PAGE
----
1888 1:2,500 OS map. This map was current when Jack the Ripper was busy in Whitechapel during 1888. The Eagle Iron Foundry is marked, see Cambridge Part 1, as is the coprolite works above it. Just about all the housing visible east and south of Kingston Street was constructed for railway workers. The road on the right, of which only 'Great' is visible, is Great Eastern Street. At the time this consisted of just the few houses shown and is the start of the area now known as Romsey Town. Mill Road runs from centre left to bottom right of the map and is still shown as having a level crossing with footbridge for pedestrians. Mill Road Junction signal box is shown at its original location, it was relocated to the north of Mill Road and on the down side. Note that Devonshire Road, botton left, was just a short stub-ended road at this time. The two sidings partially visible bottom left were used by the Midland Railway. These were the only exclusive facilities the Midland had at Cambridge, their goods shed being south of Hills Road and shared with the L&NWR. The plots of land east of the railway and north of Mill Road are believed to have been the site of the 1894 show platform. Curiously, the way the plots are marked out suggests the land may have originally been intended for housing. If so, it is likely the replacement of the level crossing by a bridge put an end to this scheme.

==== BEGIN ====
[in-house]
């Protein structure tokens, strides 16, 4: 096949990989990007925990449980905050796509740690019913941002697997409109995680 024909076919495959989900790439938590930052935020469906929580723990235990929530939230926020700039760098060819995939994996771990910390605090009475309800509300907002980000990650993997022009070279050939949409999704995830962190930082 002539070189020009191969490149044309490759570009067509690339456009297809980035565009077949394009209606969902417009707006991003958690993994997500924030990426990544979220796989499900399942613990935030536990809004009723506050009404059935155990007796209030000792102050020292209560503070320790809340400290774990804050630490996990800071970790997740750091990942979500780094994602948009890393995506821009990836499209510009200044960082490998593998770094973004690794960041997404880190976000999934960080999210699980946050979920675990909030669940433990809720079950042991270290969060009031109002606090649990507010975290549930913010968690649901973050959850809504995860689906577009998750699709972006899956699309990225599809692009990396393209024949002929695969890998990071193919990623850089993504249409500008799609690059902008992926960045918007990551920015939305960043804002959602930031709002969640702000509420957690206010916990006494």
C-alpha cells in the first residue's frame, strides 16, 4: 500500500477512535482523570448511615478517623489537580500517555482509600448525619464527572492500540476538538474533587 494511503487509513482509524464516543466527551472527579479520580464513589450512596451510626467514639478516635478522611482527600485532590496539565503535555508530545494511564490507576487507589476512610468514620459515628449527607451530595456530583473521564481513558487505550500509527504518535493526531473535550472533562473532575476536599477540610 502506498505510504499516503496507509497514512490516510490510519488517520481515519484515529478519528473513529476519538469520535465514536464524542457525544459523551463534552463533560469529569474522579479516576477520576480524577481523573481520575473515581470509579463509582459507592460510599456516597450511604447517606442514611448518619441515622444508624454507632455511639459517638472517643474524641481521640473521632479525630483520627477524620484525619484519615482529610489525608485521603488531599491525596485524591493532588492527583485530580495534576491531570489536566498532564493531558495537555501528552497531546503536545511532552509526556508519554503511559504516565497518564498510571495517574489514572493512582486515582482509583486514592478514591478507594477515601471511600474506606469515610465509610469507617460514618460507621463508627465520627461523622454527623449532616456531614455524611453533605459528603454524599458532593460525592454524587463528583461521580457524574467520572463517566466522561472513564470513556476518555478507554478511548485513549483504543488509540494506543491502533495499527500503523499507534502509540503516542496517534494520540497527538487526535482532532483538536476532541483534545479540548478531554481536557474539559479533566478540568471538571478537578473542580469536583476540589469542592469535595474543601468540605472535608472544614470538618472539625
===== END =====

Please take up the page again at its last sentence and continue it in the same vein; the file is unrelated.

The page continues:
GER records, however, are not totally silent. A minute from 1 August 1893 referring to the 1894 show states simply "Consideration of work required - temporary and permanent". Use of the word 'consideration' means the company was drawing up plans and costings for the required facilities. A drawing from Stratford Drawing Office is believed to have survived showing two platforms for show traffic at Mill Road but no further details of this drawing are known at the time of writing. 'two platforms' could, however, mean an island platform and given certain factors concerning track layout at the time, the most likely site might be north of Mill Road and on the up side. This might be confirmed by a further GER minute dated 5 September 1893 which reads as follows: "The Royal Agricultural Society’s Show to be held at Cambridge in June 1894 will require extra expense; for Passengers at Mill Rd., £8500, of which £7300 will be for permanent work long contemplated; for Goods, £4538, £3600 of which will be permanent, forming part of future Goods accommodation". This expenditure was approved. It was around this time that the sidings on the up side north of Mill Road appeared, those which came to be known as Coldham's Lane Sidings and which, in altered form, survive today as EMU stabling sidings and access to the diesel depot. £8500 was a large sum of money in 1893 but the quoted minute can be interpreted as meaning only £1200 was for passenger facilities such as platforms and buildings. On the goods side, only £938 would be for facilities especially for the show.